Digital textbooks: from “quick fix” to shaping teaching and learning 

By Ellie Parker

After a longer-than-expected period of disruption and uncertainty, plans to end Covid-19 restrictions in England have been given the green light by the government, and as the country now looks to the future, so too are university leaders.  

Enhancing digital literacy

When the pandemic began, institutions had to find and implement “quick fixes” to enable the safe continuation of teaching and learning and avoid their students falling behind. For many, these temporary solutions did the trick – of course, back in 2020, no one could have envisaged that we would still be enduring the pandemic two years later. 

The sudden pivot to online learning and accelerated adoption of Ed Tech solutions like Kortext presented students and academics with a huge learning curve in terms of digital literacy. However, as a result, many have come out it of it more skilled in this area, which bodes well considering 76% of university leaders believe technological innovation will significantly influence future changes to teaching and learning 

Unexpectedly, many of the temporary solutions deployed by institutions since early 2020 have now had a chance to embed. For example, students who previously had little or no access to digital textbooks have had an extended opportunity to realise their benefits and the freedoms they afford over print books – from the anytime, anywhere access offered by Kortext, to the interactive study tools embedded in the platform that provide a richer, easier and more engaging learning experience.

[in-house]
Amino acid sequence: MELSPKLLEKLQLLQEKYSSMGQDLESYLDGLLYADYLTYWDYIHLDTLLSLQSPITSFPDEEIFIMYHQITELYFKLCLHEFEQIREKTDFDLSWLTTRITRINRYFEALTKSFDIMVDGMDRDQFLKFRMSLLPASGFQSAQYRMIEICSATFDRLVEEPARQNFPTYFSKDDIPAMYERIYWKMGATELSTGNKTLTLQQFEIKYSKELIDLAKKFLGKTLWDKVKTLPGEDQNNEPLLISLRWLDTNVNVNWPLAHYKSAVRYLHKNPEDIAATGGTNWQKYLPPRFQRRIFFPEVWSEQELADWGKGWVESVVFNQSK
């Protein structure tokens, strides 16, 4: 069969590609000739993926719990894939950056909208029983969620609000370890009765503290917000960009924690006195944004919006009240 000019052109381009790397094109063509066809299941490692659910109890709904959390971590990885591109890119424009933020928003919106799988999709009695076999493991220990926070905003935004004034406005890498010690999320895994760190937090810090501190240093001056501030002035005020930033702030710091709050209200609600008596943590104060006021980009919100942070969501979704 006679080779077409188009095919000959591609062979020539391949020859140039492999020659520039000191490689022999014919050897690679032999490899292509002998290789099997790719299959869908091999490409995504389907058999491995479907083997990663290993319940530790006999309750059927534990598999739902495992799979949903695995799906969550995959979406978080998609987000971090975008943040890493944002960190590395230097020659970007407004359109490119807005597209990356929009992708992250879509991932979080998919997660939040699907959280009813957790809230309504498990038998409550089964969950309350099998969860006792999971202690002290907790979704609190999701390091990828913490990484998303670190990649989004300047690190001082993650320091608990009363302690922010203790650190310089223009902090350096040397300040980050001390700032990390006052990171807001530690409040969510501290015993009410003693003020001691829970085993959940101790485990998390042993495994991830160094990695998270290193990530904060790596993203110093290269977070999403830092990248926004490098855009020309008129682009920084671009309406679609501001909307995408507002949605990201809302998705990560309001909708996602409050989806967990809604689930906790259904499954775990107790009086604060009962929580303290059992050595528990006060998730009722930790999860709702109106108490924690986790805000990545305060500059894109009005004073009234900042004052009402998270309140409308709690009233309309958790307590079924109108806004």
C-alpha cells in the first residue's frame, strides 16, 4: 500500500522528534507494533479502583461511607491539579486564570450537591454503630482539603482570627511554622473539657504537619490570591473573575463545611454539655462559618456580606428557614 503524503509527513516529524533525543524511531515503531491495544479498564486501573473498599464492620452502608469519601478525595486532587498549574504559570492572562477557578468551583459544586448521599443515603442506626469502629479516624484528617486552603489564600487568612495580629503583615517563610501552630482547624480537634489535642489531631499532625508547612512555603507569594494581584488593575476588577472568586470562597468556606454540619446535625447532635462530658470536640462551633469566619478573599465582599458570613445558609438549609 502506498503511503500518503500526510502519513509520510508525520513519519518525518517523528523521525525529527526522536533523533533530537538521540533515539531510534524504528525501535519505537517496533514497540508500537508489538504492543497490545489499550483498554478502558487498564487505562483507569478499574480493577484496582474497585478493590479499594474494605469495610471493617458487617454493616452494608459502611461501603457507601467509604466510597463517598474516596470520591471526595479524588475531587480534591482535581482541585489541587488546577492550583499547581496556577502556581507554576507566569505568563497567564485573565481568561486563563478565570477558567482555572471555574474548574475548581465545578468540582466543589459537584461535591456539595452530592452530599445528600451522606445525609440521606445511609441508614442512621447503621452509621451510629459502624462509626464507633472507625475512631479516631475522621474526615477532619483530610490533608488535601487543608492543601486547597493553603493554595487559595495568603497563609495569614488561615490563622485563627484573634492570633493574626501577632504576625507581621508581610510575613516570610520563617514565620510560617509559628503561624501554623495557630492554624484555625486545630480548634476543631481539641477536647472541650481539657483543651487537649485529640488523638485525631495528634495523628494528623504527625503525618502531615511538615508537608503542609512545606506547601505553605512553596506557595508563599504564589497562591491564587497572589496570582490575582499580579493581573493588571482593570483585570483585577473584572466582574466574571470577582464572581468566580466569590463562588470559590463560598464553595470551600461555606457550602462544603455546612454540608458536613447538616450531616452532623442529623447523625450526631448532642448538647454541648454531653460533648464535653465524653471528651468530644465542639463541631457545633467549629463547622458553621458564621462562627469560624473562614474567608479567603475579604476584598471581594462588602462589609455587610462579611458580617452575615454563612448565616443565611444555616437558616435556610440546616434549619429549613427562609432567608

So what does this mean for HE institutions?

According to the Student Futures Commission, having seen the new possibilities available to them, 66% of students would now prefer a blend of face-to-face and online learning as opposed to the traditional on-campus experience. Naturally then, if student expectations are a key influencer of change – as revealed in the 2022 Kortext/Wonkhe university leaders survey – many of the technological solutions adopted during the pandemic will, in some guise, be here to stay. Indeed, for some institutions, these solutions have already become integral to their teaching and learning strategy. 

Shaping teaching and learning at Saïd Business School